We have established a reputation of doing as we say we will do.

Often the calls we receive are for emergency aid, including but not limited to: suicide intervention, utility assistance, diapers or infant care products from their respected ICW and WIC programs, domestic violence intervention, and more.

Here at Good Thinking 4 All Our Relations: we dedicate our lives to helping and supporting Native American children. We do this through deliveries of “Warmth” clothing, blankets, shoes and personal hygiene products. We also solicit monetary donations and purchase items that are needed yet not donated. We take the clothing, wash it, and sort it into groups. These are separated into boys or girls, and by size. These are stored until enough has been accumulated to share. Once we have a load we usually deliver in one of two ways. We drive them ourselves in our 14 foot Box van or ship the boxes by parcel post (Shipping costs 3 times the dilivery costs). The decision is made based on our available funds and the distance to those ones in need. Our goal is to help those with the greatest need first. Sometimes our lack of finances forces us to make tough decisions on where we can help.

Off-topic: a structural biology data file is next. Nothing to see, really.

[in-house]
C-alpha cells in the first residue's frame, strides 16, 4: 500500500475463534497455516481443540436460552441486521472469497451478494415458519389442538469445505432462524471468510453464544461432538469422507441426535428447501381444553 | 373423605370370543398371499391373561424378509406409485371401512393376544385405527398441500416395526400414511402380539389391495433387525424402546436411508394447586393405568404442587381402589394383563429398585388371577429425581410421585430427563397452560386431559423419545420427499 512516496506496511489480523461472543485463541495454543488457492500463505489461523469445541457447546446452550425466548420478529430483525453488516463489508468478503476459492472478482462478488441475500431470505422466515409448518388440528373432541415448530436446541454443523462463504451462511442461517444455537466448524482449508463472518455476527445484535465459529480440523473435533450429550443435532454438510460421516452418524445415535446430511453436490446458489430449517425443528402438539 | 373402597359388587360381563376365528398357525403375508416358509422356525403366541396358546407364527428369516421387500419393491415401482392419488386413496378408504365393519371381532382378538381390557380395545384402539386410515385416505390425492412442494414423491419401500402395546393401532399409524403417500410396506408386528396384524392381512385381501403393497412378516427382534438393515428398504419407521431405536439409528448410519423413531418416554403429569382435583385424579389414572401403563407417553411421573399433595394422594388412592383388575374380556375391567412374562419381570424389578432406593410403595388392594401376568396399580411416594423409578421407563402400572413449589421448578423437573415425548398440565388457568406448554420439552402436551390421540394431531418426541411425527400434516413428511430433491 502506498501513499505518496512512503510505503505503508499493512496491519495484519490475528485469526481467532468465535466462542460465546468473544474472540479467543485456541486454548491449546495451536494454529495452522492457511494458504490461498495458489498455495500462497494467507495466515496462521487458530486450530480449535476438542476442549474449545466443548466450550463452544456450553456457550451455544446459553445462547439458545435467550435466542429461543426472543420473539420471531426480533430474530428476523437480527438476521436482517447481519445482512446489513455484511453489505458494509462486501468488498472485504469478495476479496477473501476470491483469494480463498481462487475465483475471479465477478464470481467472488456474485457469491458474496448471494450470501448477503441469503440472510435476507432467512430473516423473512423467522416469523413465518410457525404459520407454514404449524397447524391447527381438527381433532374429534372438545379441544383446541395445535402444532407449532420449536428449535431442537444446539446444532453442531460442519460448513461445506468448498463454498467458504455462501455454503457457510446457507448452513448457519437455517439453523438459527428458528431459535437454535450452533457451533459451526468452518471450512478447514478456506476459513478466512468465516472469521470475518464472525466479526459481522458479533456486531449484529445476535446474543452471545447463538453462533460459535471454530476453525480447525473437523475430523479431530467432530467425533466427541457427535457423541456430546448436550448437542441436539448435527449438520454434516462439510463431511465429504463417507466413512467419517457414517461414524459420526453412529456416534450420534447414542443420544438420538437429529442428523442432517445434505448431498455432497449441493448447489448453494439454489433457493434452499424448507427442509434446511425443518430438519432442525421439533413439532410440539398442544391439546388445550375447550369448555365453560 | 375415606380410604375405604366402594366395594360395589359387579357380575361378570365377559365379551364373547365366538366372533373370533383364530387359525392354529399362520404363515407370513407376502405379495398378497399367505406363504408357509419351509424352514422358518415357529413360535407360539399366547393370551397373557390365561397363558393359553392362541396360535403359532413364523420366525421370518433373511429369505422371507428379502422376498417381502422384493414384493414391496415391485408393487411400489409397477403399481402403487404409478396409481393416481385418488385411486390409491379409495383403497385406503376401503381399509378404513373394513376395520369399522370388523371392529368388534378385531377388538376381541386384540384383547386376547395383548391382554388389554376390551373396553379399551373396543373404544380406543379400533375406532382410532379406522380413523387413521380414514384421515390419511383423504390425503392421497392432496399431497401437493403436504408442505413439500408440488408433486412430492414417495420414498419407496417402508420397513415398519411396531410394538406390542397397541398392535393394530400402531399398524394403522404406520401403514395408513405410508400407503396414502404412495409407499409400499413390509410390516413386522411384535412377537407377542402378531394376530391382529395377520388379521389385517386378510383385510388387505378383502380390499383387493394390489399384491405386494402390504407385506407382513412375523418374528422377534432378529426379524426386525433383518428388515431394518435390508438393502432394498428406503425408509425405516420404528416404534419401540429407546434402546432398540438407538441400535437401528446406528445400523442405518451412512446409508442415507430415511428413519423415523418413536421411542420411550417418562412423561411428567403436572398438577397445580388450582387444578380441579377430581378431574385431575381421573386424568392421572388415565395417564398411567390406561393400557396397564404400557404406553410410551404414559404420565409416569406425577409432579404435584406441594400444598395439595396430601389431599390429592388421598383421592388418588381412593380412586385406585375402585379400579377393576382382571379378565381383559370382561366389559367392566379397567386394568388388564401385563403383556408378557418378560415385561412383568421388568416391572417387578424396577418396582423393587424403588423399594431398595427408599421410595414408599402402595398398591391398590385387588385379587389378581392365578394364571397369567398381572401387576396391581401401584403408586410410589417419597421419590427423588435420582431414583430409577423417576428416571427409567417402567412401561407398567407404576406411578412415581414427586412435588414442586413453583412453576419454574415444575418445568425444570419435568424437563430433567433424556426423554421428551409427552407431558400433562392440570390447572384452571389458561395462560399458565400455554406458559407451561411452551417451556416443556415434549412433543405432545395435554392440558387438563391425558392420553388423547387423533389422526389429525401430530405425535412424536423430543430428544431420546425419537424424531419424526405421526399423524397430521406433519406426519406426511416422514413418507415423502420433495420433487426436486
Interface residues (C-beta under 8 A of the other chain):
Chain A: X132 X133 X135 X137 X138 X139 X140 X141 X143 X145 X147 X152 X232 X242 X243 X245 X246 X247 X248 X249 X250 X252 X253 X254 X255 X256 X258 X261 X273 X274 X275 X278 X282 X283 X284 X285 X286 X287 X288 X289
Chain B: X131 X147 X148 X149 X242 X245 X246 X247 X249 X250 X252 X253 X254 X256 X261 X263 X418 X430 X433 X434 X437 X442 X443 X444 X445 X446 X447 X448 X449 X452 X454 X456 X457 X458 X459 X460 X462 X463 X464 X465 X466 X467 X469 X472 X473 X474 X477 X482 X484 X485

When we contact a reservation we talk with the elders first, following ancestral protocols is of paramount importance to Good Thinking 4 All Our Relations.

We connect with an individual or family that lives on the reservation, which gives us a local ambassador and helps to direct distribution to those with the greatest need.
We would like nothing more than to end poverty and homelessness in “Indian Country, we realize poverty is very serious issue and getting Clothing and helping to keep warm through the winter keeps children alive long enough to work on addressing other issues. We also have big plans on how to help native people achieve self-sufficiency.
Good Thinking 4 All Our Relations, was started by, common men seeking a way to lessen the hardships of the world on children. We know the healing of a smile on a mother’s face when her kids are clothed

Good Thinking 4 All Our Relations is returning the “GIVE AWAY“ ceremony.

Good Thinking 4 All Our Relations acts and operates exclusively, as a public charity, 501[c]3 nonprofit organization


Please share to get much participation to bring about awareness: